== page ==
With this post, we introduce a series by the new editors of IJFAB: International Journal of Feminist Approaches to Bioethics addressing issues of importance to feminist bioethicists around the world. We hope to pique your interest and that you’ll participate in the discussion by lending your voice to it.
This month’s contribution comes from Jackie Leach Scully, a professor of Social Ethics and Bioethics at Newcastle University and the director of its Policy, Ethics and Life Sciences Research Centre. Scully is the author of Disability Bioethics: Moral Bodies, Moral Difference and Quaker Approaches to Moral Issues in Genetics and coeditor of Feminist Bioethics: At the Center, On the Margins. She considers the past and the future of publishing feminist bioethics and IJFAB.
September’s contribution will come from Jamie Lindemann Nelson, a professor of philosophy at Michigan State University, where she is also a faculty associate at the Center for Ethics and Humanities in the Life Sciences and core faculty at the Center for Gender in Global Context. Nelson is the author of more than 200 publications in philosophy, bioethics, law, and medicine, including three books (two coauthored with Hilde Lindemann), and two edited volumes. She will discuss the future of IJFAB and the topics and issues she expects the journal to explore in the coming years.
In October, Robyn Bluhm will discuss feminist bioethics and interdisciplinarity, as well as the relationships among feminist bioethics and other areas of philosophy. Bluhm is an associate professor at Michigan State University with a joint appointment in the Department of Philosophy and Lyman Briggs College. She has coedited two issues of Perspectives in Biology and Medicine on evidence based practice and is the coeditor of Neurofeminism: Issues at the Intersection of Feminist Theory and Cognitive Science.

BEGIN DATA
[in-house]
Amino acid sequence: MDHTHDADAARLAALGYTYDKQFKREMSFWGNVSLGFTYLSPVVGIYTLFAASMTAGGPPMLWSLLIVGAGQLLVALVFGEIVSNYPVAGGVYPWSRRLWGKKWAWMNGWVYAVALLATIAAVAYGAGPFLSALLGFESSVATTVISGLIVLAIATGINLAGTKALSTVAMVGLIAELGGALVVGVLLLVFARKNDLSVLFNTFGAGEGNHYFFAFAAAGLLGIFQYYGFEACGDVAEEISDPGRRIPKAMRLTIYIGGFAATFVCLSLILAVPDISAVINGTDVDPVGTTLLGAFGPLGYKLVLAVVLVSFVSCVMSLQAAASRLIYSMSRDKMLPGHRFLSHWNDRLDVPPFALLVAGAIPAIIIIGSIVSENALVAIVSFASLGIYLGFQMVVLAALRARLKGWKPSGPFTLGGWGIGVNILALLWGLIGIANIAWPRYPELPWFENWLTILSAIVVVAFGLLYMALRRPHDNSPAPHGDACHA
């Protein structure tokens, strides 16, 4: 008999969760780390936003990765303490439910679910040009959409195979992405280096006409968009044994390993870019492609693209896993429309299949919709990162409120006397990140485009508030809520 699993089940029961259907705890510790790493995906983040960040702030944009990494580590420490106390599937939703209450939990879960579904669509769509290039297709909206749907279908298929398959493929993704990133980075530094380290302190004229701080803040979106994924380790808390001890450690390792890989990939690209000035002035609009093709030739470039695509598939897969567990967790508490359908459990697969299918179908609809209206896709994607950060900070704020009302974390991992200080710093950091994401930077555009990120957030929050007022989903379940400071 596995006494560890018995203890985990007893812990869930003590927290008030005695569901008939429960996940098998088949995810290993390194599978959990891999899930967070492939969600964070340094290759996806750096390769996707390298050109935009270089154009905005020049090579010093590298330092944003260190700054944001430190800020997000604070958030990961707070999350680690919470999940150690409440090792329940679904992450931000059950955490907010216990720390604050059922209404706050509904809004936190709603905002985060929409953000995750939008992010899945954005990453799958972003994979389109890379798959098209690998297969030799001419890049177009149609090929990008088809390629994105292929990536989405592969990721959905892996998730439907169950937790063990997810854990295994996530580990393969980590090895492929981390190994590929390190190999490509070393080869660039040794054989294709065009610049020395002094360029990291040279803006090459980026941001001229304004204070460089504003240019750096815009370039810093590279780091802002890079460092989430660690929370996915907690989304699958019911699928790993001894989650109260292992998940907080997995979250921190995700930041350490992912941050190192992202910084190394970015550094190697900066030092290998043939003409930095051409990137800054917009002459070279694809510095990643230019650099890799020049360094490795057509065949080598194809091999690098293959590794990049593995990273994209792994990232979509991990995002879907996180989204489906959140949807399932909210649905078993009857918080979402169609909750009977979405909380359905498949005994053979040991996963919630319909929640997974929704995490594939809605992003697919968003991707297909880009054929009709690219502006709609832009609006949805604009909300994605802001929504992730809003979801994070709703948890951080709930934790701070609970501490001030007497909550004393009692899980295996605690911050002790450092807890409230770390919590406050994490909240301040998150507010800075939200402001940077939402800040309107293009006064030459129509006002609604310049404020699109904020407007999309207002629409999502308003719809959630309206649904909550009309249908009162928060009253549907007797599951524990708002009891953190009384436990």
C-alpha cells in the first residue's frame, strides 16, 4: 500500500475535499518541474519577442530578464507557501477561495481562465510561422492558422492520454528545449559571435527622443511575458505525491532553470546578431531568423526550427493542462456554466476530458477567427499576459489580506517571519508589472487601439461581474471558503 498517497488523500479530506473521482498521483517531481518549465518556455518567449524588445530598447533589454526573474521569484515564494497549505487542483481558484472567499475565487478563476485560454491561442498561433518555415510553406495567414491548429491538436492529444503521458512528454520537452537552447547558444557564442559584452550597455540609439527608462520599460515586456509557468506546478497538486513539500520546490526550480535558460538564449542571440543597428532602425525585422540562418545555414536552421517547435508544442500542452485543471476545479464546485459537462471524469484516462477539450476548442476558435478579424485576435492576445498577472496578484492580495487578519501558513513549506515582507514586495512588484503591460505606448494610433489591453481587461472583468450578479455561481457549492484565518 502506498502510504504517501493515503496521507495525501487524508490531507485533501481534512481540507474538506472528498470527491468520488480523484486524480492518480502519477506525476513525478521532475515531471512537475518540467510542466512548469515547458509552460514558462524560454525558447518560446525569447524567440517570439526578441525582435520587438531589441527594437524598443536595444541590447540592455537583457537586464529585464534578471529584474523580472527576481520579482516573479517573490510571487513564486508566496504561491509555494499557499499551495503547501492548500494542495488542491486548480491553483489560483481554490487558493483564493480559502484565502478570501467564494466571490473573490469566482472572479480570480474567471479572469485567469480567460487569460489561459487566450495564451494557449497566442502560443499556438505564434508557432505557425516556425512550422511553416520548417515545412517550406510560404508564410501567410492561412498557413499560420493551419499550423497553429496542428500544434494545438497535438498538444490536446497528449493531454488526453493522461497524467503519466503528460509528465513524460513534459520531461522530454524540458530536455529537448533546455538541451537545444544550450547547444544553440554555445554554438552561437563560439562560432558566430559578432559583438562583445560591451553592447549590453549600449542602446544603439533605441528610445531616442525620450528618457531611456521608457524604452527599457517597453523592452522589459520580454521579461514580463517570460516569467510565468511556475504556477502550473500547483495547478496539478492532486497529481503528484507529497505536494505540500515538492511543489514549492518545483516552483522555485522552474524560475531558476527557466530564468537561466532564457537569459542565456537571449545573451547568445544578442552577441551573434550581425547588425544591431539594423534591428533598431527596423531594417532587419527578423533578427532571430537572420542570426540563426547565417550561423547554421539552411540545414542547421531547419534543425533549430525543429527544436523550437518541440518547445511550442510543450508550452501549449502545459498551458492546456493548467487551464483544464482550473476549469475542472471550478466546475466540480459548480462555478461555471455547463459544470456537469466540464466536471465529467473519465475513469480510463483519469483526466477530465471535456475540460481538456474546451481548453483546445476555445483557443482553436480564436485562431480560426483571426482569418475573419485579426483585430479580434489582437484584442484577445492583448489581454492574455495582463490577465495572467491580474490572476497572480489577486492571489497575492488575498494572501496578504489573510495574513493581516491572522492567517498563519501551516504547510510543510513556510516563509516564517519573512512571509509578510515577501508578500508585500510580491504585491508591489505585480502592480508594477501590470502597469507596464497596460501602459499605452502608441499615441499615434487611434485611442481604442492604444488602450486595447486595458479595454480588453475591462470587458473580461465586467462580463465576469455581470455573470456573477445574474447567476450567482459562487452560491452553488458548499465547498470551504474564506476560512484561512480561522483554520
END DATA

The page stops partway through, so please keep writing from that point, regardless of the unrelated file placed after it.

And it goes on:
Written by IJFAB Editor, Jackie Leach Scully.
IJFAB is turning ten, and a new editorial team taking over after a decade of skillful leadership by Mary C. Rawlinson, our founding editor. It’s a good moment to reflect on a number of things, including how feminist bioethics has changed in that time, and where feminist bioethics and this journal are heading.
When I first became active in feminist bioethics in the late 1990s, it was dominated by discussion of obviously gendered reproductive issues like abortion, surrogacy, and various kinds of assisted conception. The ten years since IJFAB 1.1 was published in 2006 have seen gradual acceptance that feminist bioethics is not solely concerned with those ethical problems rooted in the specifics of female reproduction. Of course, feminist scholars are still interested in, and writing about, those issues, and as novel reproductive interventions continue to move from the laboratory to the outside world, feminist bioethics has not ignored its responsibility to examine their implications for women. To take just two examples, the ethics of mitochondrial replacement or of uterus transplants has been extensively discussed on the IJFAB Blog and elsewhere.
But we’ve also seen a marked opening up of the range of topics considered legitimate issues for feminist bioethics to consider—and IJFAB has been instrumental in this shift. Alongside papers on mothering, new reproductive and genetic technologies, and infertility, volume 1, number 1 also focused on a feminist examination of heart transplants and a commentary on the Declaration of Helsinki “through a feminist lens.” Later special issues dealt with disability, biomedical research, psychiatry, and food. Papers in the open issues have tackled topics such as care worker migration, pandemics, vaccination, conscientious objection, and climate change, alongside broader theoretical work on vulnerability, epistemology, and autonomy.